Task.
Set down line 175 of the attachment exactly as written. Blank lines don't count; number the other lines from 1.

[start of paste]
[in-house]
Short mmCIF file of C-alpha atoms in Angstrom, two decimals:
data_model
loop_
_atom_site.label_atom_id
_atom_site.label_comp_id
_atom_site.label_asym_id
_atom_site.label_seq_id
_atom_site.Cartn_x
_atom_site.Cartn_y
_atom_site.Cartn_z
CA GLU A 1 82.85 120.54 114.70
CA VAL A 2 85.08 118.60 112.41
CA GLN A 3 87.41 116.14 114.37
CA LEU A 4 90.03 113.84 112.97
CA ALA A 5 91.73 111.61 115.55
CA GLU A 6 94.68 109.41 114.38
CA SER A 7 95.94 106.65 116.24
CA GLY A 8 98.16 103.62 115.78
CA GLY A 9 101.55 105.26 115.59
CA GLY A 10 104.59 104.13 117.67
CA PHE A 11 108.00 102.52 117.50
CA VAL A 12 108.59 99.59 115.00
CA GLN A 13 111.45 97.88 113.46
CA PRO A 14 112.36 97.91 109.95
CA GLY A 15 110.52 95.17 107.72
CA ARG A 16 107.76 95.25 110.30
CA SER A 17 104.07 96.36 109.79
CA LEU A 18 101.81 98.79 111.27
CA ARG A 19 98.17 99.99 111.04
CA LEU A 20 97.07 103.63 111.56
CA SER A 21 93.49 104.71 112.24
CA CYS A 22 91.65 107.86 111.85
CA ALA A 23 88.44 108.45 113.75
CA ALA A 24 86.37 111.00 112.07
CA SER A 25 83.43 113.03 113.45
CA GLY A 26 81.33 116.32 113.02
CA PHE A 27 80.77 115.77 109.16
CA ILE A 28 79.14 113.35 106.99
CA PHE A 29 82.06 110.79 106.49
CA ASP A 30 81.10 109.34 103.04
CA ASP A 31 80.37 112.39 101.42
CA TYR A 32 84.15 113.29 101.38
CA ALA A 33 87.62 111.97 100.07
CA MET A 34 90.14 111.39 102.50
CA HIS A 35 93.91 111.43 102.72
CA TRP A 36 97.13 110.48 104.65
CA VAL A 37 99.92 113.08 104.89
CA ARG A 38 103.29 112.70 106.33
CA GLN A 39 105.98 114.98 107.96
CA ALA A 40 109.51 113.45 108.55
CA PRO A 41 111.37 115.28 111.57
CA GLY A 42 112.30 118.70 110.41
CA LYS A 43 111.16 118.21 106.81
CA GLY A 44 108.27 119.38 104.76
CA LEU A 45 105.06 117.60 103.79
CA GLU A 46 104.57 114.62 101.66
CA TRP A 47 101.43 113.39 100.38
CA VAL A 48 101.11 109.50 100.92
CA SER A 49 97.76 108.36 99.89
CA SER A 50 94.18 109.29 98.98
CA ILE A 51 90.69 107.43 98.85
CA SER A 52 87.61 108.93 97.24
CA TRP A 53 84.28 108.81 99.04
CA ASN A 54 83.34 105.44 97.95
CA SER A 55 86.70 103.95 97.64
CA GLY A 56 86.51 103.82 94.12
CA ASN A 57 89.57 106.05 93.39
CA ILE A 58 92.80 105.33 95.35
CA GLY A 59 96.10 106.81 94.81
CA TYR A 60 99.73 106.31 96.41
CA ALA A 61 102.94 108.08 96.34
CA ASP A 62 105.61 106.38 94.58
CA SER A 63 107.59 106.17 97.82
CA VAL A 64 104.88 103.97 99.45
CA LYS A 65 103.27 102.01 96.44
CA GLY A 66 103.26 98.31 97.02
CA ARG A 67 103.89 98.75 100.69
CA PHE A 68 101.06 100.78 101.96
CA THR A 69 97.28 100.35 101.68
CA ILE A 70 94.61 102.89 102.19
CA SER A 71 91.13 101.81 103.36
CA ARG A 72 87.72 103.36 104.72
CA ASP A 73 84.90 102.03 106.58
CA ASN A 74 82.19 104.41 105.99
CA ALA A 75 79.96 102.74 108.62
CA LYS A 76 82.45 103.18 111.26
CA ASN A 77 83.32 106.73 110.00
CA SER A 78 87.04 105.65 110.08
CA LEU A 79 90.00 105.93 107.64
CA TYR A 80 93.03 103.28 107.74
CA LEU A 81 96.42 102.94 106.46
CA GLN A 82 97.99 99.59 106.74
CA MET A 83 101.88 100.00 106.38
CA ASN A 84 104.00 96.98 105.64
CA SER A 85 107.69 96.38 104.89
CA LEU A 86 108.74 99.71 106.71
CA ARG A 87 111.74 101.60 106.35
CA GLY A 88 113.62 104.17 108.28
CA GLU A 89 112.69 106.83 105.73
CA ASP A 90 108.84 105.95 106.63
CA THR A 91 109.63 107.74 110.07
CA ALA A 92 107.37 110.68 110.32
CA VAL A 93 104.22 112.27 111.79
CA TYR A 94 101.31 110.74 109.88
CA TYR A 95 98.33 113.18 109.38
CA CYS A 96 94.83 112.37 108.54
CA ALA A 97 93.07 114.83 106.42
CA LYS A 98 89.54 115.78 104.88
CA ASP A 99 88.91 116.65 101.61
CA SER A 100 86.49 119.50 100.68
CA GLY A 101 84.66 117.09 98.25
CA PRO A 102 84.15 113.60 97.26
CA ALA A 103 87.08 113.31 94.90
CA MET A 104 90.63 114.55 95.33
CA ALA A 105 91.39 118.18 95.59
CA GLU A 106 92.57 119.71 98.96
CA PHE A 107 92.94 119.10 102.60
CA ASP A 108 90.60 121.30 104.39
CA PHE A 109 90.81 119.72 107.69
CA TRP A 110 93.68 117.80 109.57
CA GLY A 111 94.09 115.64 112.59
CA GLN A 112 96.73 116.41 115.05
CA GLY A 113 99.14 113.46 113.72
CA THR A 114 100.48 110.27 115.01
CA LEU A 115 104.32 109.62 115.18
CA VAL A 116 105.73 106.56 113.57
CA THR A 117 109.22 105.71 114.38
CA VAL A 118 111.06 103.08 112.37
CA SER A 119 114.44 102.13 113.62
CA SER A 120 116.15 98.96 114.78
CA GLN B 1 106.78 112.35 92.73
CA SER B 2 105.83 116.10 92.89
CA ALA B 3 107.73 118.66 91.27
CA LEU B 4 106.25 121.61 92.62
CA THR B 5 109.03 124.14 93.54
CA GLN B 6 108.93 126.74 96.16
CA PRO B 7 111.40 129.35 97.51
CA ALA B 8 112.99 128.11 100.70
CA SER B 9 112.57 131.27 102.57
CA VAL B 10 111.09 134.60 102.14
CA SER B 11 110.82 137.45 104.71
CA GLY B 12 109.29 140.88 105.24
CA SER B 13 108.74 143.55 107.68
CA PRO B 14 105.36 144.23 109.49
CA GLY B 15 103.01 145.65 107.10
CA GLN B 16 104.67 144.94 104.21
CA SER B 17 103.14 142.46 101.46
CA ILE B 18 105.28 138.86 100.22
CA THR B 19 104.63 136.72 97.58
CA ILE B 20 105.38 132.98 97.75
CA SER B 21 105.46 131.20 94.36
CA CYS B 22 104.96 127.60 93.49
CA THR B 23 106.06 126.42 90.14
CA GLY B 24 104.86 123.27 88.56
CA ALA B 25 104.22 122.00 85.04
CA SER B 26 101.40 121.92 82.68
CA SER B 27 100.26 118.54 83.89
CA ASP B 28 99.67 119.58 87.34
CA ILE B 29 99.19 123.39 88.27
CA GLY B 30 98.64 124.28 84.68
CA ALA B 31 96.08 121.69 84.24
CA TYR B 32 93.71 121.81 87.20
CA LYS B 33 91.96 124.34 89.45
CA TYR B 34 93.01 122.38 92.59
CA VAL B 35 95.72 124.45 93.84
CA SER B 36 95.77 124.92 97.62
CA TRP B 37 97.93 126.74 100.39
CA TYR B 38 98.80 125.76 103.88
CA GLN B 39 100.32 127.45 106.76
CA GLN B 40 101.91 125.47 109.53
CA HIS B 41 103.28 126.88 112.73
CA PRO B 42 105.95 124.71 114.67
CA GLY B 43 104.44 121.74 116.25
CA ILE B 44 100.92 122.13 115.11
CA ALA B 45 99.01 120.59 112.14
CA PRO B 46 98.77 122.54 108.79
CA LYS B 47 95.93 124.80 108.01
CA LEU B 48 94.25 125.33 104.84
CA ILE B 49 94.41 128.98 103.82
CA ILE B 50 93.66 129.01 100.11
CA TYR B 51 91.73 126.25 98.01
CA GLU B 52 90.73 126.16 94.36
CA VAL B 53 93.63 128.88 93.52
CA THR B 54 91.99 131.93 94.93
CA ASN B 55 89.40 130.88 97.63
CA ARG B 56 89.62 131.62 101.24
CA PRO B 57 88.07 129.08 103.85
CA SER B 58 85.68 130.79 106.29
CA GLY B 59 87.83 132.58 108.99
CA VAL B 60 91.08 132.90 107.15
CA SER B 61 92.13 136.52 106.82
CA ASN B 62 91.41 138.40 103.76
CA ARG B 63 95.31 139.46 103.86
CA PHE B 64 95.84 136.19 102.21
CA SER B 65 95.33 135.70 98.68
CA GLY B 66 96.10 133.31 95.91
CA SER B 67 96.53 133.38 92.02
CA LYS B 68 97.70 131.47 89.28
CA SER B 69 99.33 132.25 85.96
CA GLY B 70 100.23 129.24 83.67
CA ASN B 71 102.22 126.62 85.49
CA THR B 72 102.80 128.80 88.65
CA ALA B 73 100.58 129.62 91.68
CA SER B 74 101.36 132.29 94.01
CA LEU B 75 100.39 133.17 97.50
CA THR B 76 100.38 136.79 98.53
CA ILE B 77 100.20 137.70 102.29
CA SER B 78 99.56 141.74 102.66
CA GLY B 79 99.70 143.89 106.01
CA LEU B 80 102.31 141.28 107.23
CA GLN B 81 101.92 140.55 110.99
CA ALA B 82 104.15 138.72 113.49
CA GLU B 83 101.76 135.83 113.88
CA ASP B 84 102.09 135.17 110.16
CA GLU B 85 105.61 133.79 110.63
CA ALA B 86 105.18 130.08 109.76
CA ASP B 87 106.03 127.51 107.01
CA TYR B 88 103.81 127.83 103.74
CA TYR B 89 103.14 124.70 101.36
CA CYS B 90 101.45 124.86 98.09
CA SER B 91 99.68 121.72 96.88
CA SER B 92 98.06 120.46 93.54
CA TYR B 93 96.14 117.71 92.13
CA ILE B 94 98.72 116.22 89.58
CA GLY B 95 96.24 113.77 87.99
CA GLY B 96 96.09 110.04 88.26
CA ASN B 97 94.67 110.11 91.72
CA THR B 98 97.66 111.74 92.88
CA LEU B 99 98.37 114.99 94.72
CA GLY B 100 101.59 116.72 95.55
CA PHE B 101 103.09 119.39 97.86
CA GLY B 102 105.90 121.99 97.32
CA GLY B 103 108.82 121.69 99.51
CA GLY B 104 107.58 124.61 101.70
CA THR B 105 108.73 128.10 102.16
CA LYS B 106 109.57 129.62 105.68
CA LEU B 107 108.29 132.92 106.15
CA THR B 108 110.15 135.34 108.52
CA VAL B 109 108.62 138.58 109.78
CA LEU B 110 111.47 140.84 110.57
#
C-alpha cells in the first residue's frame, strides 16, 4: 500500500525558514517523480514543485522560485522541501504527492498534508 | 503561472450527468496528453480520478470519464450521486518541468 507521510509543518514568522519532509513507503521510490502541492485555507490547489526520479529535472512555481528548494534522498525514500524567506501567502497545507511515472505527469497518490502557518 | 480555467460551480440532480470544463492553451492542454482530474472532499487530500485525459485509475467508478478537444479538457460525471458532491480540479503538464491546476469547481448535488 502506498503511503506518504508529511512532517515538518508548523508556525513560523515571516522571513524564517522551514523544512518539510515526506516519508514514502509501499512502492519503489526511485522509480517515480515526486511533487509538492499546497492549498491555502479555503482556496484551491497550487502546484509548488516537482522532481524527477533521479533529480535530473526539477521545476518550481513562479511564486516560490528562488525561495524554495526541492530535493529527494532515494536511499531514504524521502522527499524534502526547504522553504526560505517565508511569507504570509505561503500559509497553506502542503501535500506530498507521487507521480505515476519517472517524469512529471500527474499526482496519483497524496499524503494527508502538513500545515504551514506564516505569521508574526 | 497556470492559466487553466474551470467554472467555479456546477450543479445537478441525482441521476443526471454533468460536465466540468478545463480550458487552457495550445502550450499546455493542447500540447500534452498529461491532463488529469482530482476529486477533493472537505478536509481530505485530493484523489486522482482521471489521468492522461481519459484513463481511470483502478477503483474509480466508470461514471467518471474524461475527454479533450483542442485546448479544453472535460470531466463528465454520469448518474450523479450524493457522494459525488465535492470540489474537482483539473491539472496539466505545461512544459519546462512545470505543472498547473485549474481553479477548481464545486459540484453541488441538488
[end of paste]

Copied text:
CA ILE B 44 100.92 122.13 115.11